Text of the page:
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How to Use the TM Symbol After Registering a Trademark

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How to Use the TM Symbol After Registering a Trademark You’ve put a lot into getting your Trademark learn how to use the TM symbol and enforce it after registering a trademark – your brand depends on it.

How to Use the TM Symbol After Registering a Trademark

Navigating the tricky world of trademarking and copyrighting your work is no small feat. Once you finally accomplish it, therefore, and earn that trademark for which you’ve been striving so long and so hard, it can feel tempting to rest.

However, there’s no rest for the weary in the world of trademark law and business practice. A single slipup in terms of how you use your trademark and you could set yourself back in a big way, or even endanger your trademark completely.

So what are the do’s and don’ts of using a trademark once it’s been registered, and how can you avoid some of the most common trademarking pitfalls?

  1. What Is “Genericide” and Why Does it Matter?

“I am become a name” declares Ulysses in Tennyson’s poem of that name. Transforming yourself into a noun may be all well and good for poets and mythic heroes, but for all but the most successful companies, it could spell disaster. You want buyers to associate your brand name with your brand alone, not the general product field.

When you say “Jacuzzi,” you probably don’t think of the brand itself – or even know that it does refer to a specific brand, rather than just any old “hot tub.” The former has become so popular it’s become a catchall phrase for the latter.

That may be fine for a big company such as Jacuzzi, or Apple’s iPhone, but smaller brands need direct brand recognition. A trademark that is too general, or allowing your trademarked brand name to be genericized in reviews or descriptions by competitors can lead to “genericide” and severely damage your brand’s visibility and viability.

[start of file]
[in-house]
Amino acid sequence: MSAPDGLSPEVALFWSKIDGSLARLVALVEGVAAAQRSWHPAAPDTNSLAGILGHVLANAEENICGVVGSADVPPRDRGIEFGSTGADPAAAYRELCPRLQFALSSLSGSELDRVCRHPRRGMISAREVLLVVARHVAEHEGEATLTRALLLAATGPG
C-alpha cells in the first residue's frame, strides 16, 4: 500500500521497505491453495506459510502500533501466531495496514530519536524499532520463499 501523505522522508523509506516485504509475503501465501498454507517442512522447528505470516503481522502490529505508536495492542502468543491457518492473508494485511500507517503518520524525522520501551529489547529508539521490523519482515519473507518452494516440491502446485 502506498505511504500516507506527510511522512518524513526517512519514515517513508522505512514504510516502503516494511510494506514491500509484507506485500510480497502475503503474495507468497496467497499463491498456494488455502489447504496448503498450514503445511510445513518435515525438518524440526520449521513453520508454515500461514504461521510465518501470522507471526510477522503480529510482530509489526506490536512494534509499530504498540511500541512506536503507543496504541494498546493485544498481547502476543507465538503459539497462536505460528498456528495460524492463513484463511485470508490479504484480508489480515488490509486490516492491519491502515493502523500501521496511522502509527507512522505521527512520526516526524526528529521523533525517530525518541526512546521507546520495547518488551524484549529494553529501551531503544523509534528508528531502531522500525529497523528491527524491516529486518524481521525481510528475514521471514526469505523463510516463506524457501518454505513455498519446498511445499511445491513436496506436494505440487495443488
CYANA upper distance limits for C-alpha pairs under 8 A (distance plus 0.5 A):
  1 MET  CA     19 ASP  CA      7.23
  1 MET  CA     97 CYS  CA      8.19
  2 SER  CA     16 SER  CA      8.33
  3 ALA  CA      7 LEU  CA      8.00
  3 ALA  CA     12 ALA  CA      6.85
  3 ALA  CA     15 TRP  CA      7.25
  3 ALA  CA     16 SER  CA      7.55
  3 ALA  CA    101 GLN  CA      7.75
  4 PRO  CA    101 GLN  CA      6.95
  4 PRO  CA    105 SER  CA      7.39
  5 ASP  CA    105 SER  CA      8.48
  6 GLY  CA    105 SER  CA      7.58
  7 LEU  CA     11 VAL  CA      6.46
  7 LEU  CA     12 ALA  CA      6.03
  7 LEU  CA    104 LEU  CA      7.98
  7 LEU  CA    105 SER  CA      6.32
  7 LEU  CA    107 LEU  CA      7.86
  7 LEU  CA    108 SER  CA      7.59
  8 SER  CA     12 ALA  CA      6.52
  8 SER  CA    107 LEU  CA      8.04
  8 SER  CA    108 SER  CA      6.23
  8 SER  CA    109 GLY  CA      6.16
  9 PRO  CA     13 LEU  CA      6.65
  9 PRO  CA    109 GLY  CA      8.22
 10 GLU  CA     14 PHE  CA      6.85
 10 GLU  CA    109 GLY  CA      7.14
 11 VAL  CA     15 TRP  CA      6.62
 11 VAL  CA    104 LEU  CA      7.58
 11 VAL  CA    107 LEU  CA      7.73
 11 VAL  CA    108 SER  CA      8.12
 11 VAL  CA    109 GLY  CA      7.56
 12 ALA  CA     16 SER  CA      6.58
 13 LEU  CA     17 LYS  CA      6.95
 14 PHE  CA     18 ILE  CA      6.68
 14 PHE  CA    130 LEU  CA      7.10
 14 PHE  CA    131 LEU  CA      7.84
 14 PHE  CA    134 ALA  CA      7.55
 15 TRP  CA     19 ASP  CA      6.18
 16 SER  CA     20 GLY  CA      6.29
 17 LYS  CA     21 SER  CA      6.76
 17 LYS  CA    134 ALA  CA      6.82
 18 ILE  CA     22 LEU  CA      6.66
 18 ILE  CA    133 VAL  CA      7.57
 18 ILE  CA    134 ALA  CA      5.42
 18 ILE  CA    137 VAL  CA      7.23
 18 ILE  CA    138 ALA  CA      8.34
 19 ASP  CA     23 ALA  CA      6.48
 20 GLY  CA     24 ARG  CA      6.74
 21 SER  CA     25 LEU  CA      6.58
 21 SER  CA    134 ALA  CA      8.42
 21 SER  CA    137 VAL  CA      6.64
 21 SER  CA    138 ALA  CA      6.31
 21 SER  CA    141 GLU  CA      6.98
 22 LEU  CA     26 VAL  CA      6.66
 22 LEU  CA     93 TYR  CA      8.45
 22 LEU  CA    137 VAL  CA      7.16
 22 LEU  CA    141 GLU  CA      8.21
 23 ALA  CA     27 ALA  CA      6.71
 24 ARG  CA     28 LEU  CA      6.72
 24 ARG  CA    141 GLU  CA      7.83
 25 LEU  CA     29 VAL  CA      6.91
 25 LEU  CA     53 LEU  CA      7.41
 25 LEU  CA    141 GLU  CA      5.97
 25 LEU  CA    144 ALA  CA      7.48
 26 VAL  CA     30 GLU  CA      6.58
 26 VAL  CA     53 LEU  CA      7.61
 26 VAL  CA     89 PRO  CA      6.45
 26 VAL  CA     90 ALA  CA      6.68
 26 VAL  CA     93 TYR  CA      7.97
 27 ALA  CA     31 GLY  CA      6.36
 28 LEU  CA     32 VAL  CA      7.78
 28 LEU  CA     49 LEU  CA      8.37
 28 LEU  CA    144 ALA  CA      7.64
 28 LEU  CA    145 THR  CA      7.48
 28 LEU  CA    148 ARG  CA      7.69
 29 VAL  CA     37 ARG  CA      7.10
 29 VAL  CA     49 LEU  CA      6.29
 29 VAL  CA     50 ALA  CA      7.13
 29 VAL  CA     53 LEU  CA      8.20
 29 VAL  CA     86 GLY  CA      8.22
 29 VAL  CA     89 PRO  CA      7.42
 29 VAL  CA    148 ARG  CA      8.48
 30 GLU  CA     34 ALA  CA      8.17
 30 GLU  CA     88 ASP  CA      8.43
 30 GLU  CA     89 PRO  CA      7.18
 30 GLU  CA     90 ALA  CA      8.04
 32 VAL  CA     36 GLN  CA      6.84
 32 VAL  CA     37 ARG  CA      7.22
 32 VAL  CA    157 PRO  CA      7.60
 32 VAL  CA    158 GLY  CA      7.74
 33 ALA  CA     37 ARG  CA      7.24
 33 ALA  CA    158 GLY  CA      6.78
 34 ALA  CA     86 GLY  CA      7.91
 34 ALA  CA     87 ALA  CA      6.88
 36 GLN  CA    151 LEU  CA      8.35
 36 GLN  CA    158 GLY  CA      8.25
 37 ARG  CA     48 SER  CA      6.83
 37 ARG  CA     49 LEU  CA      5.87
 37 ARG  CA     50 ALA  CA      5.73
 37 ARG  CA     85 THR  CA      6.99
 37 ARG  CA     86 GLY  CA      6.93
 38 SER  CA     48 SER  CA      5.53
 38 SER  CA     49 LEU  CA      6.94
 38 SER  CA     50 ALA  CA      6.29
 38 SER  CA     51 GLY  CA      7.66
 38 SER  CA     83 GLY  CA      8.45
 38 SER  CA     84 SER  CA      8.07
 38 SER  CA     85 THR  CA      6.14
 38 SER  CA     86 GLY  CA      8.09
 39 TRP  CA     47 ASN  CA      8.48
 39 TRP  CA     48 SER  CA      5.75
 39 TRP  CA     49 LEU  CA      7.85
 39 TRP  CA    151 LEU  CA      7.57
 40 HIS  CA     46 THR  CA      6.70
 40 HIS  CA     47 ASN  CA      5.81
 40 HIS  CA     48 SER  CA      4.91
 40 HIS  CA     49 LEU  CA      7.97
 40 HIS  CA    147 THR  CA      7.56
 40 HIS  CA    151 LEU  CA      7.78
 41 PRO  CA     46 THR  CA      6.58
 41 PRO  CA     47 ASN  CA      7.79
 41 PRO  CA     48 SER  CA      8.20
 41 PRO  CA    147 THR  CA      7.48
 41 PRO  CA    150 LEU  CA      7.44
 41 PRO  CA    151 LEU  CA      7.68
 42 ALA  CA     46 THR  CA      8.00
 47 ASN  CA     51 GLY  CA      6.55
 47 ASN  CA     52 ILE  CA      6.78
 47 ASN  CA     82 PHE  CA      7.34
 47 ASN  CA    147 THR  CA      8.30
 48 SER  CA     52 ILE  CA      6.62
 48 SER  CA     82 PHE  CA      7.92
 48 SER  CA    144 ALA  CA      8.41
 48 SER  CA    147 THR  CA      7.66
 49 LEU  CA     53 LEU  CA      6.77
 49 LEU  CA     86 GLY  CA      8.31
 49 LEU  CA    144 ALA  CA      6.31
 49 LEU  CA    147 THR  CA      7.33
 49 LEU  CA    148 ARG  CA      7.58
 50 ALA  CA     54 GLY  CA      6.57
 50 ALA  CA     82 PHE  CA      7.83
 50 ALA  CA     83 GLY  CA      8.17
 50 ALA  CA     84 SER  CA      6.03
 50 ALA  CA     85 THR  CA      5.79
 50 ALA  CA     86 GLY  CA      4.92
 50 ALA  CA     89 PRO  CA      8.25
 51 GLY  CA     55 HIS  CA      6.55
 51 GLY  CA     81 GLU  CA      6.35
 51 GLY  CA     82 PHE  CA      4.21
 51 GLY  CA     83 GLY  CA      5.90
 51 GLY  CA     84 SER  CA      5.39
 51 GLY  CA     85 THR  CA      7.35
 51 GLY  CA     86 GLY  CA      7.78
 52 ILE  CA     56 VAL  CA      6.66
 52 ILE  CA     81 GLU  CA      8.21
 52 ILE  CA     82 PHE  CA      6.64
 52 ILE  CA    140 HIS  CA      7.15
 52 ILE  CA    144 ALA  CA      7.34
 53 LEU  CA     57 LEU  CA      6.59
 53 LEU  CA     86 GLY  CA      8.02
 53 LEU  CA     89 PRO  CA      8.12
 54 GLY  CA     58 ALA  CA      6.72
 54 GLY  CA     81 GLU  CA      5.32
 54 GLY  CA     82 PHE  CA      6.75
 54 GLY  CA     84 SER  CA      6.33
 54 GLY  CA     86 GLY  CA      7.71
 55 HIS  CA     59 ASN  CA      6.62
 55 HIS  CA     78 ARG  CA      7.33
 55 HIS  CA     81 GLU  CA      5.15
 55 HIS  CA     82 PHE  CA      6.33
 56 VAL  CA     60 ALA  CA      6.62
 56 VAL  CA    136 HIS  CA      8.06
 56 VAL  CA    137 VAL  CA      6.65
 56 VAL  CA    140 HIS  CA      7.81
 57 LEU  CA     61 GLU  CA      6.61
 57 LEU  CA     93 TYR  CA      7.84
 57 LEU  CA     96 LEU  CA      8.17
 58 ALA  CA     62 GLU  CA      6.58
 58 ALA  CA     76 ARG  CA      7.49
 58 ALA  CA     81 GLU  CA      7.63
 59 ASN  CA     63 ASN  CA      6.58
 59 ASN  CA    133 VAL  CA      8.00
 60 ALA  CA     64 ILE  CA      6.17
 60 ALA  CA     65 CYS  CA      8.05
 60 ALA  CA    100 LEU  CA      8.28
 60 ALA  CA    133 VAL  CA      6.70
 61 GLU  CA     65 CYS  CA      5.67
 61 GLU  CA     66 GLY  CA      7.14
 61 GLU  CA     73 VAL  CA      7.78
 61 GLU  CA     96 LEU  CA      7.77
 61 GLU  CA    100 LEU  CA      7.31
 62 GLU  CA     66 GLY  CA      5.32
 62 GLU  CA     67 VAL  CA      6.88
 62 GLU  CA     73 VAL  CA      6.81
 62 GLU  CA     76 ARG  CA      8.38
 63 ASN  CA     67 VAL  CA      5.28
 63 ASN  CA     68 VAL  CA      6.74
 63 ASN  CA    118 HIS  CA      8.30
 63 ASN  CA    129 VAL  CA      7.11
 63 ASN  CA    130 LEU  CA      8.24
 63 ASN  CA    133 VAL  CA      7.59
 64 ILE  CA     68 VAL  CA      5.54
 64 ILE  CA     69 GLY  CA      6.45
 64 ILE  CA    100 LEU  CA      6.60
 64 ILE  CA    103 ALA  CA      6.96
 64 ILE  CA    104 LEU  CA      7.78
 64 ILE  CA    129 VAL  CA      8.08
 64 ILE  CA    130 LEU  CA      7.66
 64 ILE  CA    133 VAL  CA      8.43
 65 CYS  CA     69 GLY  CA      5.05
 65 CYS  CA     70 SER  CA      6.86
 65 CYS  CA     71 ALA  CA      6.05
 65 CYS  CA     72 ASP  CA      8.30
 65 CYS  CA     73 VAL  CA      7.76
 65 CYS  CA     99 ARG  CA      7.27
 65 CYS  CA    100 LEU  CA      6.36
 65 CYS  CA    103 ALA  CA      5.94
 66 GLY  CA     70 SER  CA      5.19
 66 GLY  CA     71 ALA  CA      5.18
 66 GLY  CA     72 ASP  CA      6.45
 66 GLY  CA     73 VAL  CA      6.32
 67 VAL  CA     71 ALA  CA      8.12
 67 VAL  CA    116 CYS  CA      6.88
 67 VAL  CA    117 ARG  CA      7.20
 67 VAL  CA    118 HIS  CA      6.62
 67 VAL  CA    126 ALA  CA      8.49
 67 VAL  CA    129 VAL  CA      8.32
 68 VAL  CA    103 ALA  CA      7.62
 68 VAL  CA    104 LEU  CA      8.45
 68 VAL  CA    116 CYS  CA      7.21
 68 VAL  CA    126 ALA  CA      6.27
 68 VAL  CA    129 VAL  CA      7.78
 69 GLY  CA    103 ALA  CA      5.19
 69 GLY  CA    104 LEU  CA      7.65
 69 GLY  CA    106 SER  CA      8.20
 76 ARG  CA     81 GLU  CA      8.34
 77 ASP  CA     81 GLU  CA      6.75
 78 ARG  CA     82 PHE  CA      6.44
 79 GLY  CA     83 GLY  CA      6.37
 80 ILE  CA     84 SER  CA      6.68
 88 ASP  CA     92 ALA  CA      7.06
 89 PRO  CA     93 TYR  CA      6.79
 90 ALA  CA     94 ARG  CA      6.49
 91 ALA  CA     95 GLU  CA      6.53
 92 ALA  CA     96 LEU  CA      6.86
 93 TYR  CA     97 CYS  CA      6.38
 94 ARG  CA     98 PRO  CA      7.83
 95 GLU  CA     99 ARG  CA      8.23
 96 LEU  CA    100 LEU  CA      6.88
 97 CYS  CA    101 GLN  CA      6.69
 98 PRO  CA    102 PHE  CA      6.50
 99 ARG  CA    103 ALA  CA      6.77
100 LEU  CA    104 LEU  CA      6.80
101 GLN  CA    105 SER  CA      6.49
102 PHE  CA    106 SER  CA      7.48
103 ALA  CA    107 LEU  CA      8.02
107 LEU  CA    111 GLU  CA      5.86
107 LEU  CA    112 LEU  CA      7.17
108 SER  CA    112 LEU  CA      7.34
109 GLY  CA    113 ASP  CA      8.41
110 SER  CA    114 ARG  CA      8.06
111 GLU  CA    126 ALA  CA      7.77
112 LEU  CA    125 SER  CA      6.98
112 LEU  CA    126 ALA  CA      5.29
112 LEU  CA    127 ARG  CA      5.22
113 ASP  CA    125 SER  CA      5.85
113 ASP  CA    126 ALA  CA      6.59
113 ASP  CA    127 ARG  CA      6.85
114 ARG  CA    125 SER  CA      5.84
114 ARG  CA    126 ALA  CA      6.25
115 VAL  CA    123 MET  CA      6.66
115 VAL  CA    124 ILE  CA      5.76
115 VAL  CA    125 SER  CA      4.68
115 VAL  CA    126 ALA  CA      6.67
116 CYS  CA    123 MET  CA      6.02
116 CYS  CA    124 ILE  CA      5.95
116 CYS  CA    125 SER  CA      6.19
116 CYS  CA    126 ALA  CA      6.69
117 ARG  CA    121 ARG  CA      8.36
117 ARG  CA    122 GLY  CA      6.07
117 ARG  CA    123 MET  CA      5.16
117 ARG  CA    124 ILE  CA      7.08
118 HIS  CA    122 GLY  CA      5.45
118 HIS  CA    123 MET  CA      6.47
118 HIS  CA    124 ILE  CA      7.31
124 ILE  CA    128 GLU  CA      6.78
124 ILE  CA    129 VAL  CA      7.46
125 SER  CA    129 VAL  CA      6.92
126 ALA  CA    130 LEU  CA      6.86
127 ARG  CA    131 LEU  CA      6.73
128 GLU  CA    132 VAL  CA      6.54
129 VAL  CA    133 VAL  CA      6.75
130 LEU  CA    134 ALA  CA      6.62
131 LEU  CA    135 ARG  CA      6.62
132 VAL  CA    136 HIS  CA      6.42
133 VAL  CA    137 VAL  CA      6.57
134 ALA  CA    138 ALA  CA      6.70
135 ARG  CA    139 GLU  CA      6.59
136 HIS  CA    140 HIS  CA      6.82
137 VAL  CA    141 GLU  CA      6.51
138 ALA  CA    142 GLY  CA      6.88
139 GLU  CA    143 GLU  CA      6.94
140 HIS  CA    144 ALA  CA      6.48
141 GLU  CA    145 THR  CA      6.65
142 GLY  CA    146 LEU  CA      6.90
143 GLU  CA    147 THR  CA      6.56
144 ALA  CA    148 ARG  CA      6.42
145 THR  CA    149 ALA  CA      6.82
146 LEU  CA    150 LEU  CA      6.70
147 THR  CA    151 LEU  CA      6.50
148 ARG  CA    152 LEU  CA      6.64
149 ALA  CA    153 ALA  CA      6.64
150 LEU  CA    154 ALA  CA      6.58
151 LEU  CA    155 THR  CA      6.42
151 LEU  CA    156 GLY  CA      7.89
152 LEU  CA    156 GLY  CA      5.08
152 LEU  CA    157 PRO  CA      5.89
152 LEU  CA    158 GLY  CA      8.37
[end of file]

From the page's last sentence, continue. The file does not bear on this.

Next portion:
You worked hard to get that trademark – don’t be afraid to enforce it.

  1. Which Mark Should You Use?

To do so, however, you first need to make sure you’re using your trademark properly in the first place. There are three main trademark symbols, and you need to know which is which and when to use each.

The TM symbol is used for the most common trademarks. Oftentimes, they are not federally registered. It is the simplest and broadest type of trademark option, covering everything from product marks to service marks. When in doubt, the TM symbol is the one most likely to apply, though it may not have the same kind of force as other options.

The SM symbol is the least common of the three. It can be used to cover service marks. It enjoys a great deal of overlap with the TM symbol, which contributes to the relative rarity of its use.

The R symbol stands for “registered trademark,” and it’s actually the strongest of the three trademark symbols. It can only be used once you have cleared federal registration and can only be used for goods and services that have received federal registration.

  1. How Can You Make It Visible?